BALI 1928, a project started by Arbiter of Cultural Traditions in New York to reissue the 1928 Odeon and Beka recordings, has been led by ethnomusicologist Edward Herbst for the past 12 years. The original idea was to locate, restore, and reissue the 78 rpm recordings made by the German Odeon and Beka companies in Bali (and one from Lombok) during 1928 (many by Beka may have been recorded in 1929). It eventually included films as they were discovered from the 1930s, and with booklets and extensive notes are a legacy that could be returned to the Balinese.
In 2003, and again from 2006 to 2015, Herbst assembled a research team in Bali of musicians, singers, and dancers ‘to find and get to know near-centenarians who could illuminate the creative climate of early 20th-century Bali and help identify performers in the films and archival photos’. Many of the films and photographs were taken by Canadian composer Colin McPhee, who decided to go to Bali after hearing several of the discs in 1930. The same year Mexican Miguel Covarrubias and his wife Rosa also left for Bali, which led to their Island of Bali (1937). Covarrubias also took wonderful footage. Also included are the films of 1938 by the lesser known Rolf de Maré, some of which are colour. All these films have been finely restored. Many of the films required correcting, as in some instances left and right had been reversed and then transferred at the wrong speed, common errors in restoring 16 mm footage.
These remained the only recordings made in Bali and released before World War II. Locating the recordings presented a true seek and find. Andrew Toth originally listed many in his Recordings of the Traditional Music of Bali and Lombok (1980). Philip Yampolsky continued this work through the 1990s, so by then 101 recordings were known. Herbst and Arbiter’s director Allan Evans searched collections worldwide, even finding a disc at an auction in rural Texas. One Beka (above right) is the only copy known to exist. A total of 111 recordings are being reissued.
Fortunately the advisor to Odeon and Beka was Walter Spies, the German artist, musician, composer, and so much more, who had recently arrived in Bali. The result is an amazingly comprehensive set of recordings including many varieties of gamelan, the chamber-style gender wayang, rare unaccompanied vocal music, dance, theatre such as arja and jangér (fig 2). A nephew of the centre dancer in the photograph, Gusti Putu Rengkeg, was at the launch in July.
So much important music and dance was included in these recordings of 1928 and then in the films of the 1930s. Performances had been brilliantly documented and photographed by Spies and Beryl de Zoete in Dance and Drama in Bali (1937) as well as in McPhee’s work, and that of his wife and sponsor Jane Belo. With all this new material in BALI 1928 it is hard to highlight what is most important; however, one certainly is the new music and dance, the kebyar. Herbst rightly equates its rise with that of jazz in the US in some aspects, although not stylistically. Films on the DVDs provide fascinating rehearsals and long performances of many forms including the légong (fig 3).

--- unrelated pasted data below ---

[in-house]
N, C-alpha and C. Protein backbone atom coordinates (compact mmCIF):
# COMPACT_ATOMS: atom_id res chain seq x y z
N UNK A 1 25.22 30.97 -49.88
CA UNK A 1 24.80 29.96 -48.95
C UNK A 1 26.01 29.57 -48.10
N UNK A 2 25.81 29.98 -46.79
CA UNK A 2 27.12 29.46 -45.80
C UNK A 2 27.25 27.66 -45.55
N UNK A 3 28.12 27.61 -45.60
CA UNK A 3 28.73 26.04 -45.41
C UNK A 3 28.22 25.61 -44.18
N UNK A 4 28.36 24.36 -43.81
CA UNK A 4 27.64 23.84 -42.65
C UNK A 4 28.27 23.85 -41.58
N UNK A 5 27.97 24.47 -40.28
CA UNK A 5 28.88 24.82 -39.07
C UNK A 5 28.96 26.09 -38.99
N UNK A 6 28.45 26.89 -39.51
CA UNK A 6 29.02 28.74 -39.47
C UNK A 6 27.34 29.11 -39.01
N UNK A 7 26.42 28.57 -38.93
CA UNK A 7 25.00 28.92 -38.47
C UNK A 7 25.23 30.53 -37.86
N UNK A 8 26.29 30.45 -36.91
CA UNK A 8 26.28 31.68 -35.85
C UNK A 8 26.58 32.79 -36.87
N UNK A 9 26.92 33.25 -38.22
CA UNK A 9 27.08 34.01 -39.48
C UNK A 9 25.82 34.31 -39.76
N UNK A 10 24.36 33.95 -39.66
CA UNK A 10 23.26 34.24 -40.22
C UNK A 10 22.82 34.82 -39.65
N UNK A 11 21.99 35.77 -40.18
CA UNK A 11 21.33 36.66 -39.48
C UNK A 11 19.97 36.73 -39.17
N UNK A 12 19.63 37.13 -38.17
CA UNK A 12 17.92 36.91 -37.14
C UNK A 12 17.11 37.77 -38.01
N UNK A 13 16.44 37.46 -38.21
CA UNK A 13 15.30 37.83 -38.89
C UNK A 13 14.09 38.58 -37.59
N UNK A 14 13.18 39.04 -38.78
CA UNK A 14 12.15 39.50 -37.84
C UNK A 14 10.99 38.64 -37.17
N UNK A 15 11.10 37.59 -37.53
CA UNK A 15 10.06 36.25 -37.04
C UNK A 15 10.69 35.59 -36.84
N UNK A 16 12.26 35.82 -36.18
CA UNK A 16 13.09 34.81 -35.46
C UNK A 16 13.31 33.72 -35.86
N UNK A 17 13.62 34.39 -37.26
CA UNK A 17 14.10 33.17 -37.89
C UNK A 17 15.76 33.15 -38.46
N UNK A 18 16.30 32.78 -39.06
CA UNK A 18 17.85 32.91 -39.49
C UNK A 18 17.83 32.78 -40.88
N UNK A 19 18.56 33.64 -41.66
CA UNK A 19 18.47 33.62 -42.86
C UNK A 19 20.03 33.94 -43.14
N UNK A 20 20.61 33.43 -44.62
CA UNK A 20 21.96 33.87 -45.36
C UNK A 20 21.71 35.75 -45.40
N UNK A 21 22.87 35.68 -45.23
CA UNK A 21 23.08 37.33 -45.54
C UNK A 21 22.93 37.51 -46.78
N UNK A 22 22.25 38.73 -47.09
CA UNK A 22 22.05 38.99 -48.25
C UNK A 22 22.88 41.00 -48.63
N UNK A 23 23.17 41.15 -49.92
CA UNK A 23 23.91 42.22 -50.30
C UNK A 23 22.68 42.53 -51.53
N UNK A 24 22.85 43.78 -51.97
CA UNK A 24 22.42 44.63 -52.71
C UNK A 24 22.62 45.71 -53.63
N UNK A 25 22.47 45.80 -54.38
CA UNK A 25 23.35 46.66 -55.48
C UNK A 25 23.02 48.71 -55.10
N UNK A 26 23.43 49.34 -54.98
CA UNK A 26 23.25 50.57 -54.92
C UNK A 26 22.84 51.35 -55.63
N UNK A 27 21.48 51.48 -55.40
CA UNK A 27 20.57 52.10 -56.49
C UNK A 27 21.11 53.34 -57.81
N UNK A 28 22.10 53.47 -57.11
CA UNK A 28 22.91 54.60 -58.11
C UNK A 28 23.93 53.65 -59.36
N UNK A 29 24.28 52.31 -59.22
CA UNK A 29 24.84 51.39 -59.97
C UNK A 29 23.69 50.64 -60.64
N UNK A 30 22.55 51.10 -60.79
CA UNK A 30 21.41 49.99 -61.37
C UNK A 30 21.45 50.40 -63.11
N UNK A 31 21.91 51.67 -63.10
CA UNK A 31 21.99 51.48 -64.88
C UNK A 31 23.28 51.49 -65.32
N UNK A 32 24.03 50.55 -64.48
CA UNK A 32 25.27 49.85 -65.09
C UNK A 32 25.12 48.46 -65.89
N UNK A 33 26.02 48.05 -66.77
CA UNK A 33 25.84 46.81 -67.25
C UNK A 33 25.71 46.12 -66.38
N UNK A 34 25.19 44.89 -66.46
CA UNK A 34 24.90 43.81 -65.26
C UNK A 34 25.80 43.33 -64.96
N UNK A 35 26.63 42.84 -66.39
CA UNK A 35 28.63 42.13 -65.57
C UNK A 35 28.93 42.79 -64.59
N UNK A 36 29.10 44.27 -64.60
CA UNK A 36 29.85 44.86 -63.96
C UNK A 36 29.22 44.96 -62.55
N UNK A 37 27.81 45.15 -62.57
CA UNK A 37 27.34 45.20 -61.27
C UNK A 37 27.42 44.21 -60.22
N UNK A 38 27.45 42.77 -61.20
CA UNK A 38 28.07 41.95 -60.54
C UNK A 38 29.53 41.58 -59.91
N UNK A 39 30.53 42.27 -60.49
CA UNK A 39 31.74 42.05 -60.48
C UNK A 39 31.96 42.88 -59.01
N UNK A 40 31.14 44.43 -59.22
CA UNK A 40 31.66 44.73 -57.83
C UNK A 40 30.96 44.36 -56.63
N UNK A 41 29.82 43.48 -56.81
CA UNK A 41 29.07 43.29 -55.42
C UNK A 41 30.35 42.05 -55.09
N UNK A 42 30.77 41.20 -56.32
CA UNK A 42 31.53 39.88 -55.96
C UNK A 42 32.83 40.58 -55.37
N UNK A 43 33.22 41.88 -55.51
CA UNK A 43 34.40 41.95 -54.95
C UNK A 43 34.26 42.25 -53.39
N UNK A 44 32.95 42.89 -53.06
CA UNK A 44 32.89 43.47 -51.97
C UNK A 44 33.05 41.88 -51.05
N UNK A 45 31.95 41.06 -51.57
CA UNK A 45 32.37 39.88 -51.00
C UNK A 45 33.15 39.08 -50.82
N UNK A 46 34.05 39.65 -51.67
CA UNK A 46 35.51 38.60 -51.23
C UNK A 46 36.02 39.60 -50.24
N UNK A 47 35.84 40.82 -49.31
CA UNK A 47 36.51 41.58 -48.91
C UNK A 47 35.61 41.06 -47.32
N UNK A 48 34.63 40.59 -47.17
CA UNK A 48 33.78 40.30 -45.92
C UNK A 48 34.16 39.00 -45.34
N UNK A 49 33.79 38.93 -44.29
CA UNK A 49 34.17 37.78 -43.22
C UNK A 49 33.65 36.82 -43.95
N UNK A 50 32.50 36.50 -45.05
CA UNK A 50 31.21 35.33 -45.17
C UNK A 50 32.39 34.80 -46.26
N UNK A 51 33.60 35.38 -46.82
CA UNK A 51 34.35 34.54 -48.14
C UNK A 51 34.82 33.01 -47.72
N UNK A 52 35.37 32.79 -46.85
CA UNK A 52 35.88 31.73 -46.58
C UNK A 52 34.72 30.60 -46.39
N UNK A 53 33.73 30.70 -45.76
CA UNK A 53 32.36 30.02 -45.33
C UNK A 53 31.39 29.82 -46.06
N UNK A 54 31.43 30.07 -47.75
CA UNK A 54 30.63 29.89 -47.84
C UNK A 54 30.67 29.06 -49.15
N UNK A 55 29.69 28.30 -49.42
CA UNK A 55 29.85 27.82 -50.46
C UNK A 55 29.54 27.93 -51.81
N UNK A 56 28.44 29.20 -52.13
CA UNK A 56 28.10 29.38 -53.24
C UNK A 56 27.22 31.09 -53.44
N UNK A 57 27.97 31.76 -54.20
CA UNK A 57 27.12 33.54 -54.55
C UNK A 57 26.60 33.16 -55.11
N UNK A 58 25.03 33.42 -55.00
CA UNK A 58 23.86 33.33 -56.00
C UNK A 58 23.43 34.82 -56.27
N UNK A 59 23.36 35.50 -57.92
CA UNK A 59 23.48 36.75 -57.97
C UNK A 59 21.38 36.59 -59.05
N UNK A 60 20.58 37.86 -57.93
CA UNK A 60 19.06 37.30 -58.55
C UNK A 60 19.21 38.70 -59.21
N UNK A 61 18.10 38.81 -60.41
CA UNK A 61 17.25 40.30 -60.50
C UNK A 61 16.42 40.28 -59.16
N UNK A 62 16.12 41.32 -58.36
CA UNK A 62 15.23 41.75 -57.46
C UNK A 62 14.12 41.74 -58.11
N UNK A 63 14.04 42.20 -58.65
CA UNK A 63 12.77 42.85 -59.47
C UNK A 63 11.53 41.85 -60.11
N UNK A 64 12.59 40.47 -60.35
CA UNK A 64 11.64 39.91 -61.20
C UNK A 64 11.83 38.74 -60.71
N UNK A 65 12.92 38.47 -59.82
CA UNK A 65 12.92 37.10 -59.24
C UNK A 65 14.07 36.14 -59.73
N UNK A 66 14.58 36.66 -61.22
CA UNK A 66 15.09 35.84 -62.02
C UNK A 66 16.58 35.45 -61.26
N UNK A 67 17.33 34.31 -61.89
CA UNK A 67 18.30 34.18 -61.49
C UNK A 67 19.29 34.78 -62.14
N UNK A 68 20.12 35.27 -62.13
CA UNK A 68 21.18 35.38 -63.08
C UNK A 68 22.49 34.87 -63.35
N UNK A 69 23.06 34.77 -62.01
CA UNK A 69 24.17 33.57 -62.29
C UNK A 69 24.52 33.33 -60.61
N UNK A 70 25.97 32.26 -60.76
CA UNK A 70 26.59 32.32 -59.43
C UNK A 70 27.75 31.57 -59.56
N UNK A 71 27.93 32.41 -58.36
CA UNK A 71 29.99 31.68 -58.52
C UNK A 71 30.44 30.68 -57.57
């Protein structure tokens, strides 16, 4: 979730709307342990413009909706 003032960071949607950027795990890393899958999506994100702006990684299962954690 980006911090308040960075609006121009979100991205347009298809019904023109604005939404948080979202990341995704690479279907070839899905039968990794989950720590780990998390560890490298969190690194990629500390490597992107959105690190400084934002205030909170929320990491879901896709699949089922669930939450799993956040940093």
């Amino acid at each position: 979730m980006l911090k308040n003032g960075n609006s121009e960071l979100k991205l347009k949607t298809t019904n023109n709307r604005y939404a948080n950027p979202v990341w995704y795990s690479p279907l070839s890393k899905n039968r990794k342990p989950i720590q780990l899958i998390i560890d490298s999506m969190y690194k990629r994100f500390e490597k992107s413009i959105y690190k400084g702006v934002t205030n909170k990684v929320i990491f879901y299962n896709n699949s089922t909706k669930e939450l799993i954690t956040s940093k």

Last July, at a BALI 1928 Repatriation Conference organised by Herbst and his Balinese publishing partners at STIKOM-Bali, the set of five CDs, five DVDs, and booklets in Bahasa Indonesia was launched. It was announced that sets were to be distributed free to the descendants, village music and dance groups, advisors, informants, schools and teaching institutions throughout the island of Bali.
Attendees happily included many of the descendants of the 1928 performers. The keynote speech was given by Anthony Seeger, founding director of Smithsonian Folkways Recordings, who is the recently retired professor emeritus at the UCLA Ethnomusicology depart-ment, and director of their archive. McPhee had taught and produced his magnum opus Music of Bali (1966) at UCLA whose archive provided many of the original 78s and his films and photographs. Some of the latter are known from Music in Bali, as well as his A House in Bali (1946) and A Club of Small Men (1948), but many are unpublished.
A selection of about 80 photographs were displayed at the conference and monitors showed the films. A performance of related music in the evening included some inspired by these historic recordings. Herbst, his teams, informants, and advisors, all well acknowledged in the booklets, are to be congratulated for their beautiful and important work. It should be an inspiration to others working with similar legacies.
The CD/DVD sets are issued only in Indonesia, which makes sense since access to the Internet in Bali is often not as fast and universal as elsewhere. And all the films are now posted on the YouTube channel: Bali1928.net. Outside of Indonesia, the individual CDs I-V and an Anthology CD have been issued by Arbiter of Cultural Traditions, for more information go to www.arbiterrecords.org. The English-language extensive notes, increased five-fold to over 400 pages, are also available online on www.bali1928.net.